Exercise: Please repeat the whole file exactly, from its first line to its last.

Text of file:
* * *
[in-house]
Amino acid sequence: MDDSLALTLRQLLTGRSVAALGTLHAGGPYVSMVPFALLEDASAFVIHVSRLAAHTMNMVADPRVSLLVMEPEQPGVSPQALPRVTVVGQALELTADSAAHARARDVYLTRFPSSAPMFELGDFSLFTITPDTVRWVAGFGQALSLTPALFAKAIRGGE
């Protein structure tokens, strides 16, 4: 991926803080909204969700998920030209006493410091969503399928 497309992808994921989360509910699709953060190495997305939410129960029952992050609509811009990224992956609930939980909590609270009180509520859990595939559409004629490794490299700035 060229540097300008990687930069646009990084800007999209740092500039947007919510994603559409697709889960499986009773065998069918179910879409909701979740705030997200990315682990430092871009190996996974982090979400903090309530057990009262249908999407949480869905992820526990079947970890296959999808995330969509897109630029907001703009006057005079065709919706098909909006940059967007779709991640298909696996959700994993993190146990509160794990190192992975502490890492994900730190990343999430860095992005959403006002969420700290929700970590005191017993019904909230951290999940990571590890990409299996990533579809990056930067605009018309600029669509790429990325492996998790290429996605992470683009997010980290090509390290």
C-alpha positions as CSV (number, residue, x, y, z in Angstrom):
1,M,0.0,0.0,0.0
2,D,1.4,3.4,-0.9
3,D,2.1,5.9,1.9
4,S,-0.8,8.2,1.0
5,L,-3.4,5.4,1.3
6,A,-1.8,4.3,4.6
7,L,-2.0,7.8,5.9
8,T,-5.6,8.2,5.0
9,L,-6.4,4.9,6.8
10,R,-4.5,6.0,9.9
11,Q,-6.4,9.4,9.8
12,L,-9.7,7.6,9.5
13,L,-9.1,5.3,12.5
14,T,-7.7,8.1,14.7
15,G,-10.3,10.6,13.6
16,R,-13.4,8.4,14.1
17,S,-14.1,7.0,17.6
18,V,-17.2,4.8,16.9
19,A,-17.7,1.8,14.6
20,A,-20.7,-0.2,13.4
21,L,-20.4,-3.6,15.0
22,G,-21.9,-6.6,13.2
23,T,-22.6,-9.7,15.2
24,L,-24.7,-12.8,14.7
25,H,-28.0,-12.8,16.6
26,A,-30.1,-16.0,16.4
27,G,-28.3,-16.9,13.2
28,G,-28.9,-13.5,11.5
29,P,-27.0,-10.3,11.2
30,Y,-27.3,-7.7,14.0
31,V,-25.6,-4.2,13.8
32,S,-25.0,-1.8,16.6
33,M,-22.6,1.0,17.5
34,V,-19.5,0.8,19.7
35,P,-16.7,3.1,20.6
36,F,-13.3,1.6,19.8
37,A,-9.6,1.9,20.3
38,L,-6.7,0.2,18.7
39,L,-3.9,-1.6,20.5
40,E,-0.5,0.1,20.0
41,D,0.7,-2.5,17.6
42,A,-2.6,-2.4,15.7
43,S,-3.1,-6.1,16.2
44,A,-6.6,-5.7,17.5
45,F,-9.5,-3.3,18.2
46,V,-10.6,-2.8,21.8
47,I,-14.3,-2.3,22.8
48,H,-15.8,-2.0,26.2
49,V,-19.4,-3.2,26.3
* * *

[in-house]
Amino acid sequence: MDDSLALTLRQLLTGRSVAALGTLHAGGPYVSMVPFALLEDASAFVIHVSRLAAHTMNMVADPRVSLLVMEPEQPGVSPQALPRVTVVGQALELTADSAAHARARDVYLTRFPSSAPMFELGDFSLFTITPDTVRWVAGFGQALSLTPALFAKAIRGGE
């Protein structure tokens, strides 16, 4: 991926803080909204969700998920030209006493410091969503399928 497309992808994921989360509910699709953060190495997305939410129960029952992050609509811009990224992956609930939980909590609270009180509520859990595939559409004629490794490299700035 060229540097300008990687930069646009990084800007999209740092500039947007919510994603559409697709889960499986009773065998069918179910879409909701979740705030997200990315682990430092871009190996996974982090979400903090309530057990009262249908999407949480869905992820526990079947970890296959999808995330969509897109630029907001703009006057005079065709919706098909909006940059967007779709991640298909696996959700994993993190146990509160794990190192992975502490890492994900730190990343999430860095992005959403006002969420700290929700970590005191017993019904909230951290999940990571590890990409299996990533579809990056930067605009018309600029669509790429990325492996998790290429996605992470683009997010980290090509390290």
C-alpha positions as CSV (number, residue, x, y, z in Angstrom):
1,M,0.0,0.0,0.0
2,D,1.4,3.4,-0.9
3,D,2.1,5.9,1.9
4,S,-0.8,8.2,1.0
5,L,-3.4,5.4,1.3
6,A,-1.8,4.3,4.6
7,L,-2.0,7.8,5.9
8,T,-5.6,8.2,5.0
9,L,-6.4,4.9,6.8
10,R,-4.5,6.0,9.9
11,Q,-6.4,9.4,9.8
12,L,-9.7,7.6,9.5
13,L,-9.1,5.3,12.5
14,T,-7.7,8.1,14.7
15,G,-10.3,10.6,13.6
16,R,-13.4,8.4,14.1
17,S,-14.1,7.0,17.6
18,V,-17.2,4.8,16.9
19,A,-17.7,1.8,14.6
20,A,-20.7,-0.2,13.4
21,L,-20.4,-3.6,15.0
22,G,-21.9,-6.6,13.2
23,T,-22.6,-9.7,15.2
24,L,-24.7,-12.8,14.7
25,H,-28.0,-12.8,16.6
26,A,-30.1,-16.0,16.4
27,G,-28.3,-16.9,13.2
28,G,-28.9,-13.5,11.5
29,P,-27.0,-10.3,11.2
30,Y,-27.3,-7.7,14.0
31,V,-25.6,-4.2,13.8
32,S,-25.0,-1.8,16.6
33,M,-22.6,1.0,17.5
34,V,-19.5,0.8,19.7
35,P,-16.7,3.1,20.6
36,F,-13.3,1.6,19.8
37,A,-9.6,1.9,20.3
38,L,-6.7,0.2,18.7
39,L,-3.9,-1.6,20.5
40,E,-0.5,0.1,20.0
41,D,0.7,-2.5,17.6
42,A,-2.6,-2.4,15.7
43,S,-3.1,-6.1,16.2
44,A,-6.6,-5.7,17.5
45,F,-9.5,-3.3,18.2
46,V,-10.6,-2.8,21.8
47,I,-14.3,-2.3,22.8
48,H,-15.8,-2.0,26.2
49,V,-19.4,-3.2,26.3